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Analysis: Sorting out Medicare reform

By ELLEN BECK

WASHINGTON, Feb. 2 (UPI) -- Medicare financing reform offers only difficult political and social choices, but health and economic policy experts say the future spending forecast as 76 million baby boomers retire is so scary something has to give -- the status quo will not stand.

New study results, speeches by government officials and economic forecasts all have said it in different ways, but the message to Americans early in 2005 is clear -- the now $325 billion program that provides health insurance for 40 million-plus elderly and disabled citizens will, by 2015, cost $766 billion and, by 2080, will be double what is spent on Social Security.

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"These current trends simply will not be able to persist," Douglas Holtz-Eakin, director of the Congressional Budget Office, told the World Health Care Congress this week.

"There is no magic bullet -- there is no single fix to this," Dr. Robert Berenson, a senior fellow at the Urban Institute, a non-partisan policy think tank, told United Press International.

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"It is clear these projections will not come to pass -- policy will change," Robert Reischauer, president of the Urban Institute and vice chairman of the Medicare Payment Advisory Commission, told the Health Care Congress.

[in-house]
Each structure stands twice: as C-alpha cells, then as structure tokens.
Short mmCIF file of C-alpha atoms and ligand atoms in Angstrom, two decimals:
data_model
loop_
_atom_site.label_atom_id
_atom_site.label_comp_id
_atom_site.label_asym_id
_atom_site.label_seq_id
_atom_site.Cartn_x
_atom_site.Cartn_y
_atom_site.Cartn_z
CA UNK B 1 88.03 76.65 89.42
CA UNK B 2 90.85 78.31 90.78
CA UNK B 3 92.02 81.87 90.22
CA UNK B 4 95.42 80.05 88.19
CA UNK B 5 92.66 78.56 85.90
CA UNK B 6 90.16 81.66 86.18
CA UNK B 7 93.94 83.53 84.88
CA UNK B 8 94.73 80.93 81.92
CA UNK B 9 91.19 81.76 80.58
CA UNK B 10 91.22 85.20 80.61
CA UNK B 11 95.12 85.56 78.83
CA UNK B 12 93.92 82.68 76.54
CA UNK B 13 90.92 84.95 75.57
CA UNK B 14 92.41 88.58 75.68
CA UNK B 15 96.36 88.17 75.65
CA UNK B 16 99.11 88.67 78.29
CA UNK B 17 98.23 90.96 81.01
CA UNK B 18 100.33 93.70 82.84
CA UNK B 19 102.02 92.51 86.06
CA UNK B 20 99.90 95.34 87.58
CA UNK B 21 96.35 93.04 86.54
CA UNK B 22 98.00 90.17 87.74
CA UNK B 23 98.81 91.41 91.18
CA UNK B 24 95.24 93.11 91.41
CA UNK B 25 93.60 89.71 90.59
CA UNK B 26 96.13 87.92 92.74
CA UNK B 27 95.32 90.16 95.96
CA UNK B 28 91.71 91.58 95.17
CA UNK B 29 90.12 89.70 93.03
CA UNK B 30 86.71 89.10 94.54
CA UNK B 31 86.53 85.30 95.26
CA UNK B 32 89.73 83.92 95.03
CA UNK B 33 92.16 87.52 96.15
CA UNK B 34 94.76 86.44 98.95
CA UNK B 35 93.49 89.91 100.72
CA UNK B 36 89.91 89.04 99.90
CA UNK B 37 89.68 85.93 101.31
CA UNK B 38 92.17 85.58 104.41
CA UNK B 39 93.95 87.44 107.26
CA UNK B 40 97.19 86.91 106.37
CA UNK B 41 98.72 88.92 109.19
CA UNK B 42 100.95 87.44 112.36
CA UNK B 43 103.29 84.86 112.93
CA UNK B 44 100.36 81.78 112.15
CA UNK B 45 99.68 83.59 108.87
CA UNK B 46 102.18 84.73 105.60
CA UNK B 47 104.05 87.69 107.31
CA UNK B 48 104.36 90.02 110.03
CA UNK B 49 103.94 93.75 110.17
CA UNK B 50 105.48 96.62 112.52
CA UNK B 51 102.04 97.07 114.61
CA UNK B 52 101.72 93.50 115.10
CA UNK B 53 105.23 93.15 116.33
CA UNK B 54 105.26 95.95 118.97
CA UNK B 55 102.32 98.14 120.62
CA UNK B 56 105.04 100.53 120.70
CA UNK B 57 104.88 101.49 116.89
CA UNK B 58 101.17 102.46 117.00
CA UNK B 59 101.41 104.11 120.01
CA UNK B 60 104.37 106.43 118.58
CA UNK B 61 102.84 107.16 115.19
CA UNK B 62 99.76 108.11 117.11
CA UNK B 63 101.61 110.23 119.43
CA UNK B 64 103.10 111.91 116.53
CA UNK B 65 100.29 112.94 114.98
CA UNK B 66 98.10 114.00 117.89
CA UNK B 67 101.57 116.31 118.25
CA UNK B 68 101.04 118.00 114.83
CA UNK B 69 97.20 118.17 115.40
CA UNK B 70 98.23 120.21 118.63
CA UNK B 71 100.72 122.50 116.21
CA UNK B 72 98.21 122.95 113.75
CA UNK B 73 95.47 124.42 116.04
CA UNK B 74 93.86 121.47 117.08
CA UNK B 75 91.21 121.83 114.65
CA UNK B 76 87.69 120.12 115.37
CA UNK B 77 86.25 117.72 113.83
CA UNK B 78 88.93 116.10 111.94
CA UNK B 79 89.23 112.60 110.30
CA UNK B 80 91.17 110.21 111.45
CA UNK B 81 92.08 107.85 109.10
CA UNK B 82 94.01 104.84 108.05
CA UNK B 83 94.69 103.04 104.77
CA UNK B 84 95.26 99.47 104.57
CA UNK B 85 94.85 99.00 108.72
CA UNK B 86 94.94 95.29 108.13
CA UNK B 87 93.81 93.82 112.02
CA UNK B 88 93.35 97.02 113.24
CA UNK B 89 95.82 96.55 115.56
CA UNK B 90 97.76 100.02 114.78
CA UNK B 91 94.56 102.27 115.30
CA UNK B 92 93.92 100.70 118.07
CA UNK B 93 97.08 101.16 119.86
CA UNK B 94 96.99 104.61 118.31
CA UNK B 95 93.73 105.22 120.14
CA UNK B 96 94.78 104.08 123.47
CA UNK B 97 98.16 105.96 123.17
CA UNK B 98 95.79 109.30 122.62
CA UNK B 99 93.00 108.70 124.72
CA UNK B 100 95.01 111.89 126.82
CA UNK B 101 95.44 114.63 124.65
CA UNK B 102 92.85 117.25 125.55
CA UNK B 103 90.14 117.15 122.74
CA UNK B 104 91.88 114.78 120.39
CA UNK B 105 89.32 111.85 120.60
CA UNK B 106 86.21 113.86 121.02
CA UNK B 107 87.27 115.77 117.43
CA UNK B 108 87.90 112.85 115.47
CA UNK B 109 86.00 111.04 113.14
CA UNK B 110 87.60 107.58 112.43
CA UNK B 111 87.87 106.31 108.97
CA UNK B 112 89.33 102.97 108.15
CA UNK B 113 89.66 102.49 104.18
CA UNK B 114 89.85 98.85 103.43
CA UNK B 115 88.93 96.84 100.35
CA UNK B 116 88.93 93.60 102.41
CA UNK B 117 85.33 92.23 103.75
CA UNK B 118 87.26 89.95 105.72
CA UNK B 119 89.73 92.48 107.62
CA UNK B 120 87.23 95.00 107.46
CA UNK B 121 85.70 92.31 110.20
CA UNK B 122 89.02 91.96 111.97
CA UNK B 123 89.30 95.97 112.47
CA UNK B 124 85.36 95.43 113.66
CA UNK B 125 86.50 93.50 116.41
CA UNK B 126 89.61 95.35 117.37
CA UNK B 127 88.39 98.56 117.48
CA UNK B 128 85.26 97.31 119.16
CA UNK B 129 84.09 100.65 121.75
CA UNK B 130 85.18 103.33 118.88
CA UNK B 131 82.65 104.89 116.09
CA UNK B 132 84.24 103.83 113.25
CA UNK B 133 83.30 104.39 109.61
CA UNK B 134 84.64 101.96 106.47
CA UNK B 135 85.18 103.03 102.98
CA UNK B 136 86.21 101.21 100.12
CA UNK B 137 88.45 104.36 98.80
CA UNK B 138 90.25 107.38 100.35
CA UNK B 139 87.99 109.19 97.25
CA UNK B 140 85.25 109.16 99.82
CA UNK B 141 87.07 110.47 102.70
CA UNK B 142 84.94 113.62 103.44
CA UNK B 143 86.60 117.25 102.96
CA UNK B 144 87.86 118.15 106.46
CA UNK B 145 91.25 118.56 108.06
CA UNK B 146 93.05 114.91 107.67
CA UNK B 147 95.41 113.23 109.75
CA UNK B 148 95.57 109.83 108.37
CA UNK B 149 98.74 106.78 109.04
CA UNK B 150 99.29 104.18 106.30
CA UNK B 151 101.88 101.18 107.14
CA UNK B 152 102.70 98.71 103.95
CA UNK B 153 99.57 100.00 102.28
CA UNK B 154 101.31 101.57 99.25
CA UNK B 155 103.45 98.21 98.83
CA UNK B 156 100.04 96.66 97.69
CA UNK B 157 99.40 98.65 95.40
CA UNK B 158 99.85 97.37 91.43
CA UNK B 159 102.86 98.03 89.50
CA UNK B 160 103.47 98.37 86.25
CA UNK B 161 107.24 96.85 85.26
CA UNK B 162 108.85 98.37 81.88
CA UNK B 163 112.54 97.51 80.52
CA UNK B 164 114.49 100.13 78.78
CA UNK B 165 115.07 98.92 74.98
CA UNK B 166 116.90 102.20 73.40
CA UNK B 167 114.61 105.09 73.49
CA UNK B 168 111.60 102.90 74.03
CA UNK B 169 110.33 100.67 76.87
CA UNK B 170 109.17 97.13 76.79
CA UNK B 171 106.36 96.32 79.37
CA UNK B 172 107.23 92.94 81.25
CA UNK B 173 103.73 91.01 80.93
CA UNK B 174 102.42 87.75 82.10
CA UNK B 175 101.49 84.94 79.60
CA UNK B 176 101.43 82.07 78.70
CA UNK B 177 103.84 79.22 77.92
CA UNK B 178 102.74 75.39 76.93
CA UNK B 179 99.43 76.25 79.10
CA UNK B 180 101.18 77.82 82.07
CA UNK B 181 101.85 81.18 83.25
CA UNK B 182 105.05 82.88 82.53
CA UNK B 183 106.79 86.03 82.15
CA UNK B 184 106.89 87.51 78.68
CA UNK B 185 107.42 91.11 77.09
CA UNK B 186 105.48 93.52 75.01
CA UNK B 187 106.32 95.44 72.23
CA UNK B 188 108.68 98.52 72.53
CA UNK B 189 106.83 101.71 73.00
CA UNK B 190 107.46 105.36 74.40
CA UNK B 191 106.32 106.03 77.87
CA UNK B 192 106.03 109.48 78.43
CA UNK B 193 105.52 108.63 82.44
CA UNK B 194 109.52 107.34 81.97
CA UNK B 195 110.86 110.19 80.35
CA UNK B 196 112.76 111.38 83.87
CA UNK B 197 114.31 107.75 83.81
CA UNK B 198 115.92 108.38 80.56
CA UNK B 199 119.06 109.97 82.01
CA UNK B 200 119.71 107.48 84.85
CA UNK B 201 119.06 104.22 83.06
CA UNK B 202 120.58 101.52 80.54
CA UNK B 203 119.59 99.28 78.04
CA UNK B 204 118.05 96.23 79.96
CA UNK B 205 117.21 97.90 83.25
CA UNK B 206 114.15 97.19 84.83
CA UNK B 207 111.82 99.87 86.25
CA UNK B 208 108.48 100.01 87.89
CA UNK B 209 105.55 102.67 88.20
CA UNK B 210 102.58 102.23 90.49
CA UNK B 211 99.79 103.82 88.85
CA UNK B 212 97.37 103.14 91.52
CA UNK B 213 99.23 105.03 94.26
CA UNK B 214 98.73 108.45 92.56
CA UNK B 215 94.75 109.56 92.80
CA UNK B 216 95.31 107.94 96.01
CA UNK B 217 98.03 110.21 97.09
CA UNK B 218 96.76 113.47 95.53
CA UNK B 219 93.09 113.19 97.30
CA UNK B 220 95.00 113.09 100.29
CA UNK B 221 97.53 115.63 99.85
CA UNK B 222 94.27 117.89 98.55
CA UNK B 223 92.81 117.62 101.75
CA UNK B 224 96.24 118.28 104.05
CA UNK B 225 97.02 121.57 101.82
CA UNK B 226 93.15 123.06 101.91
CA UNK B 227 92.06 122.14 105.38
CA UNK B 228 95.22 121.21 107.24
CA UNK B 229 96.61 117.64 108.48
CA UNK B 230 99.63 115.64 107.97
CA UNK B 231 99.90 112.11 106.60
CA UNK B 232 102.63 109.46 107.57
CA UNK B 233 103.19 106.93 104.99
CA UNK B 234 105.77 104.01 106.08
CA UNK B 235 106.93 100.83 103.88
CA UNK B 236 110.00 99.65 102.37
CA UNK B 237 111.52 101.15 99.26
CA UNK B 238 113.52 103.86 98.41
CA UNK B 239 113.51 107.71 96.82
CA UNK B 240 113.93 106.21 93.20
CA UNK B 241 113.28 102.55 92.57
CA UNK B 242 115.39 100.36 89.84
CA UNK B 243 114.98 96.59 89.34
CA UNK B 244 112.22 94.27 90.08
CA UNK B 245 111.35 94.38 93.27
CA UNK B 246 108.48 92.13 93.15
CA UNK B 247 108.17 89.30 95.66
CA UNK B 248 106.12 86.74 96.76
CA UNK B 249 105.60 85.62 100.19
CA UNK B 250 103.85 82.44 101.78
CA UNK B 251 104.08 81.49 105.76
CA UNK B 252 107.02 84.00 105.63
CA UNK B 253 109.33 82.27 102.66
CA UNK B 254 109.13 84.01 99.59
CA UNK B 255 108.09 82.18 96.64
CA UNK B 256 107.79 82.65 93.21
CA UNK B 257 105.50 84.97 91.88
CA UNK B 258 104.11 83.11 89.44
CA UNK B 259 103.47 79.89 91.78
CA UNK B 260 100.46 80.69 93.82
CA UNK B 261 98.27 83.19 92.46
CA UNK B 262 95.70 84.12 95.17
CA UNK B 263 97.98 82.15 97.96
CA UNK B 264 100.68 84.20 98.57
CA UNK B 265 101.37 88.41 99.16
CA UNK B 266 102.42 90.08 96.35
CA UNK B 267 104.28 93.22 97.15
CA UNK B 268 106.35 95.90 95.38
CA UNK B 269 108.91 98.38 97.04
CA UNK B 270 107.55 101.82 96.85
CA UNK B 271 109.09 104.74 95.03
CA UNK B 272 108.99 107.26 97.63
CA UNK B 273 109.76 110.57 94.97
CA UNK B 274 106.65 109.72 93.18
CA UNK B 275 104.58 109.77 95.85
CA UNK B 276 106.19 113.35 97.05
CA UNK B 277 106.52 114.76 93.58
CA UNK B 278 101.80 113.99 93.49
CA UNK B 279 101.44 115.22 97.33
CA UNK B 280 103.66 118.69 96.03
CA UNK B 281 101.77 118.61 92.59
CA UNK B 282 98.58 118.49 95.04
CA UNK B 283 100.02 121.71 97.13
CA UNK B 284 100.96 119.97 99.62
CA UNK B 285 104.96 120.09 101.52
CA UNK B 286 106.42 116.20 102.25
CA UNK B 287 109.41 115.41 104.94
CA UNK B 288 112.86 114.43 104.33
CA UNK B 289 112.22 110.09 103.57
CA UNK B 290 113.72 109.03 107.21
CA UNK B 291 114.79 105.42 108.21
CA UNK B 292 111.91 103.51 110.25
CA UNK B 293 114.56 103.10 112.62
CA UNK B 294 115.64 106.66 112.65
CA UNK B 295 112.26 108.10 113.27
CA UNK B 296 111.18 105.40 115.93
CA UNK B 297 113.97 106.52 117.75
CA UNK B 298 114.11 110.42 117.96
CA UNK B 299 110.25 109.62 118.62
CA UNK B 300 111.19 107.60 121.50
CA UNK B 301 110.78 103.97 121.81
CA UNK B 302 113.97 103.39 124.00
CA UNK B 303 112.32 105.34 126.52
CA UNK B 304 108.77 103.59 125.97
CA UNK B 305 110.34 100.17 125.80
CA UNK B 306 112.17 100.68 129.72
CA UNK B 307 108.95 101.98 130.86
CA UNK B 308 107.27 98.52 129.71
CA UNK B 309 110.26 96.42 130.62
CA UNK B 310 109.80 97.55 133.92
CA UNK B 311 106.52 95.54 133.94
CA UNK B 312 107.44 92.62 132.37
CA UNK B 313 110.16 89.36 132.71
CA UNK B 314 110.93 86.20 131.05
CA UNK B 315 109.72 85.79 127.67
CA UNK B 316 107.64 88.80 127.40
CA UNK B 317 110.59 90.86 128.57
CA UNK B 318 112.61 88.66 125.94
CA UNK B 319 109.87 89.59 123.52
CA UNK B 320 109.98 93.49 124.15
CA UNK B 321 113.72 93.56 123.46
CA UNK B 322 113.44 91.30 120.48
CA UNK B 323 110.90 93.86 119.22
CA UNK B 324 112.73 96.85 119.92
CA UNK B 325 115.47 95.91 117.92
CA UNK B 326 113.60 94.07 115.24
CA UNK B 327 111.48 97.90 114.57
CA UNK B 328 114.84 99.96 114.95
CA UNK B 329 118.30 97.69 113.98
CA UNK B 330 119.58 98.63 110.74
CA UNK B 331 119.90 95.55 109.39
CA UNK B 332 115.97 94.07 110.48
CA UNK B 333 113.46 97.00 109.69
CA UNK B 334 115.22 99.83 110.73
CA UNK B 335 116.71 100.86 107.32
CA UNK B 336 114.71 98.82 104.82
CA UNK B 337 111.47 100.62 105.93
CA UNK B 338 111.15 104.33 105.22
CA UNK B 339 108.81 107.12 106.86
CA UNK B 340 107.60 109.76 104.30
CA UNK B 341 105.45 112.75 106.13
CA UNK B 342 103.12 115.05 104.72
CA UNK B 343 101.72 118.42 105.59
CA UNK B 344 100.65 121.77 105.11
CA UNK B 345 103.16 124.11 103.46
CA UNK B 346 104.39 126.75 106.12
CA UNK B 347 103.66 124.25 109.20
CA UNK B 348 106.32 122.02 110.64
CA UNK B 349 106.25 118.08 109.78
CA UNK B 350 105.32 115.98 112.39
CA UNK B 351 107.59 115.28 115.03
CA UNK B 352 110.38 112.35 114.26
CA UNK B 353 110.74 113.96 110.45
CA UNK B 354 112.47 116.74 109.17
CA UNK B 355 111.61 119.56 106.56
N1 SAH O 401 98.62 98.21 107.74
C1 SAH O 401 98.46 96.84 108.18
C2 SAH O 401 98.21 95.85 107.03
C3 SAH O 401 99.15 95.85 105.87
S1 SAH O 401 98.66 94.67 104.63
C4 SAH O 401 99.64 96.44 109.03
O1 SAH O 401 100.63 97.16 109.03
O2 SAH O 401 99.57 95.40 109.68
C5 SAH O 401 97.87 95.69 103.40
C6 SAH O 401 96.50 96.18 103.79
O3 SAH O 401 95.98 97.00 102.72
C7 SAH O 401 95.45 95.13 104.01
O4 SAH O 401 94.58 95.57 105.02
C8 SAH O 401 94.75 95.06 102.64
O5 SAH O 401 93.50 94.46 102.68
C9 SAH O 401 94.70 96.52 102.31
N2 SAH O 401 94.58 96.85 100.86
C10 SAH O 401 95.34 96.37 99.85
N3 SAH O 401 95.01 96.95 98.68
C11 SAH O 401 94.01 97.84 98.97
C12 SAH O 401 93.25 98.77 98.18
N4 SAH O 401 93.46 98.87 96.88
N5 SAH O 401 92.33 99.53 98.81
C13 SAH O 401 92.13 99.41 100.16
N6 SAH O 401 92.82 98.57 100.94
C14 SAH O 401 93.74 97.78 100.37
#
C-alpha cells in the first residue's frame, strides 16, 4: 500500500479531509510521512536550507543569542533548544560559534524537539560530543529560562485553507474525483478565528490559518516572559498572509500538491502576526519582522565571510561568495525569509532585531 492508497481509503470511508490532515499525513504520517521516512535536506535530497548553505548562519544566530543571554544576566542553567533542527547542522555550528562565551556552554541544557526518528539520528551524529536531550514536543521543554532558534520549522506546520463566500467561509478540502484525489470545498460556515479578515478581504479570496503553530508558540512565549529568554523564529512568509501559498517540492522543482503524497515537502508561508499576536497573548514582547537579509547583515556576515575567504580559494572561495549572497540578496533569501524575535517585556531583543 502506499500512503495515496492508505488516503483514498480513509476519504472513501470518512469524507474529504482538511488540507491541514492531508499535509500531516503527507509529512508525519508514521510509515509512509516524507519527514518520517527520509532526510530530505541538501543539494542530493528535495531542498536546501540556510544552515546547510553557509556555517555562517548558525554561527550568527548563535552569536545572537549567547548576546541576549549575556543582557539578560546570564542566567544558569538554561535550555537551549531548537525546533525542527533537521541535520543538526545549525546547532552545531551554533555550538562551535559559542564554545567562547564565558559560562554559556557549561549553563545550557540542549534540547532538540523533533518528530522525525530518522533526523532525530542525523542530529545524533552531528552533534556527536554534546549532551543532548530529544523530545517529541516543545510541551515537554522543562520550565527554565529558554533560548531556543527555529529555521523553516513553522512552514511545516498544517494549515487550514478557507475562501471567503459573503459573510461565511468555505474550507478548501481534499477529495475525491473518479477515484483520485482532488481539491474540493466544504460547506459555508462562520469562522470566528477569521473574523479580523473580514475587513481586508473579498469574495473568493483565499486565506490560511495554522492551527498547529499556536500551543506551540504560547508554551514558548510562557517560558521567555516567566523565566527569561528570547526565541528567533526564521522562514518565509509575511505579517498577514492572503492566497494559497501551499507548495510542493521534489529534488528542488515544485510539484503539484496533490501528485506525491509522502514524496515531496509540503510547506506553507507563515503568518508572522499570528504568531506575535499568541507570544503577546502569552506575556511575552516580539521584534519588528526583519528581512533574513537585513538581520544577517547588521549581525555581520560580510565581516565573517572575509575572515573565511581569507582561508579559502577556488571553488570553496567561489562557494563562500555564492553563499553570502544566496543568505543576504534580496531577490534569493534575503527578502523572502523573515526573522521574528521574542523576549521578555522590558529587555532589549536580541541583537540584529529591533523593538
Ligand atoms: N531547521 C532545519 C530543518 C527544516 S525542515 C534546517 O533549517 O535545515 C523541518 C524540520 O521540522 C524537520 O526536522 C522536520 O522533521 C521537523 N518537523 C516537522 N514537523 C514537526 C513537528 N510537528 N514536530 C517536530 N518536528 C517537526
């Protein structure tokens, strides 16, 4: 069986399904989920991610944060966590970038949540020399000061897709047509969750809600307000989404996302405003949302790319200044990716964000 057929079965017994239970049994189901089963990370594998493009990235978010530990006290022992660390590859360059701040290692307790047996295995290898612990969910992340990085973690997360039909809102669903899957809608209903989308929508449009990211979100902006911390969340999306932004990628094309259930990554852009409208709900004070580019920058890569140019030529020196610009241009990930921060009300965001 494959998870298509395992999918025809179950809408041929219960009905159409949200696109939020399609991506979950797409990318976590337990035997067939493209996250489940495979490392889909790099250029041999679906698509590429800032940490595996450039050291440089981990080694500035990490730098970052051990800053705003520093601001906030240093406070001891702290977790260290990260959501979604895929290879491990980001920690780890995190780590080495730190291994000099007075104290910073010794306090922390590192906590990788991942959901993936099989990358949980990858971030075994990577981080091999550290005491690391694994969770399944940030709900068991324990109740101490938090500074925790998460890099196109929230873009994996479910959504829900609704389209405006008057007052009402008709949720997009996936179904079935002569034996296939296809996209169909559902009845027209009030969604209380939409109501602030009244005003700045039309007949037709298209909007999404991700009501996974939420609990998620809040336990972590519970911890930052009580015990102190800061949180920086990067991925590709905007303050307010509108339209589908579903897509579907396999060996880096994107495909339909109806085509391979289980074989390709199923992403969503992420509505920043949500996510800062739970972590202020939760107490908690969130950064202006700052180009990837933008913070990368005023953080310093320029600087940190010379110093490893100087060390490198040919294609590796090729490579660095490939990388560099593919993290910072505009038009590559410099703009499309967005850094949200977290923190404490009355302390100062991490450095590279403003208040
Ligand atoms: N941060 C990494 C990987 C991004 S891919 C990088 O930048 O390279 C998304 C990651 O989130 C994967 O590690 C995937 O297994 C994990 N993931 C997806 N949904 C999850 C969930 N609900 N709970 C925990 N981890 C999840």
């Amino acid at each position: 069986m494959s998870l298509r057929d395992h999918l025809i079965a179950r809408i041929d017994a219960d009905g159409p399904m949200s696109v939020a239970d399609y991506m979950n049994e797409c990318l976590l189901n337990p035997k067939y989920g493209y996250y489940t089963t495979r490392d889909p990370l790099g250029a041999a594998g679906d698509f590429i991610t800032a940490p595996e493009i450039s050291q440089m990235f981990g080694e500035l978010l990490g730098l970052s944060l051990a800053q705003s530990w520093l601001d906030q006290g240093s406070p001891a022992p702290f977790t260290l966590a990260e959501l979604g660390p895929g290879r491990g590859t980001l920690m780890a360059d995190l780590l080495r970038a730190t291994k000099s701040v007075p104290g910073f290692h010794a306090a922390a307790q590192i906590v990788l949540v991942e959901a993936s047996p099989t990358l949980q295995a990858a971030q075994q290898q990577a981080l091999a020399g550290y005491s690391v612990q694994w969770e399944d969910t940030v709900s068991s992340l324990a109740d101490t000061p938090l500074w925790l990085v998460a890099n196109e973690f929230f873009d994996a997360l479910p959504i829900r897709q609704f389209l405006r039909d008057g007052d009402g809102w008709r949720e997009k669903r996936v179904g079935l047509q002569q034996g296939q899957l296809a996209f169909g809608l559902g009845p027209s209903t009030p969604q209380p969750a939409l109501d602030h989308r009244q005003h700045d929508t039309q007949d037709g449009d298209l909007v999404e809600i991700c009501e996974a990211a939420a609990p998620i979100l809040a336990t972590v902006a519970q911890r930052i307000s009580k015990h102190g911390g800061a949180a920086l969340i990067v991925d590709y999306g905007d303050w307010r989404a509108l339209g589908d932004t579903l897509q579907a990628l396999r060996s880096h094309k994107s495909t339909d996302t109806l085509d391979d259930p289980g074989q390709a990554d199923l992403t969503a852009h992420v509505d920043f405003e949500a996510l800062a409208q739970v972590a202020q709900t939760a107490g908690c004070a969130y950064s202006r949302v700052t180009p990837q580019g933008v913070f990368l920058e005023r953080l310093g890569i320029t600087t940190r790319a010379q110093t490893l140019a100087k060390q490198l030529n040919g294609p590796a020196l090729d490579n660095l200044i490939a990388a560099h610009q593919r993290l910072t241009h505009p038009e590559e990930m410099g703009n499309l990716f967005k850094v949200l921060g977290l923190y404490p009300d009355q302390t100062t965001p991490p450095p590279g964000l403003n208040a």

Otherwise, by 2025, seniors could find the costs of their Medicare premiums, deductibles and cost sharing total more than their Social Security check each month.

Costs will go up because of the sheer number of beneficiaries. Nevertheless, there are ways to reduce the growth, which often is driven by technology and pharmaceutical spending. Each potential solution has strengths and weaknesses, but if enough of them are found to work -- and are put together in Medicare -- they could have a significant effect on spending.

One option is to ensure that healthcare dollars are spent on appropriate and effective care -- no small feat, because it is a huge problem throughout healthcare.

A second option is keeping people healthy -- the ounce-of-prevention-is-worth-a-pound-of-cure idea. A third is to see if competition among healthcare providers -- featuring competitive bidding by insurers and pay-for-performance for doctors -- can encourage efficiency and better care while driving down total costs.

Asking beneficiaries who are financially able to pay more for their Medicare is an idea that represents far greater philosophical and political headaches than it creates economically. Bringing healthcare into the 21st century with electronic records that reduce errors and lead to better care could result in substantial savings. There always is the option to increase the eligibility age from 65 to 67.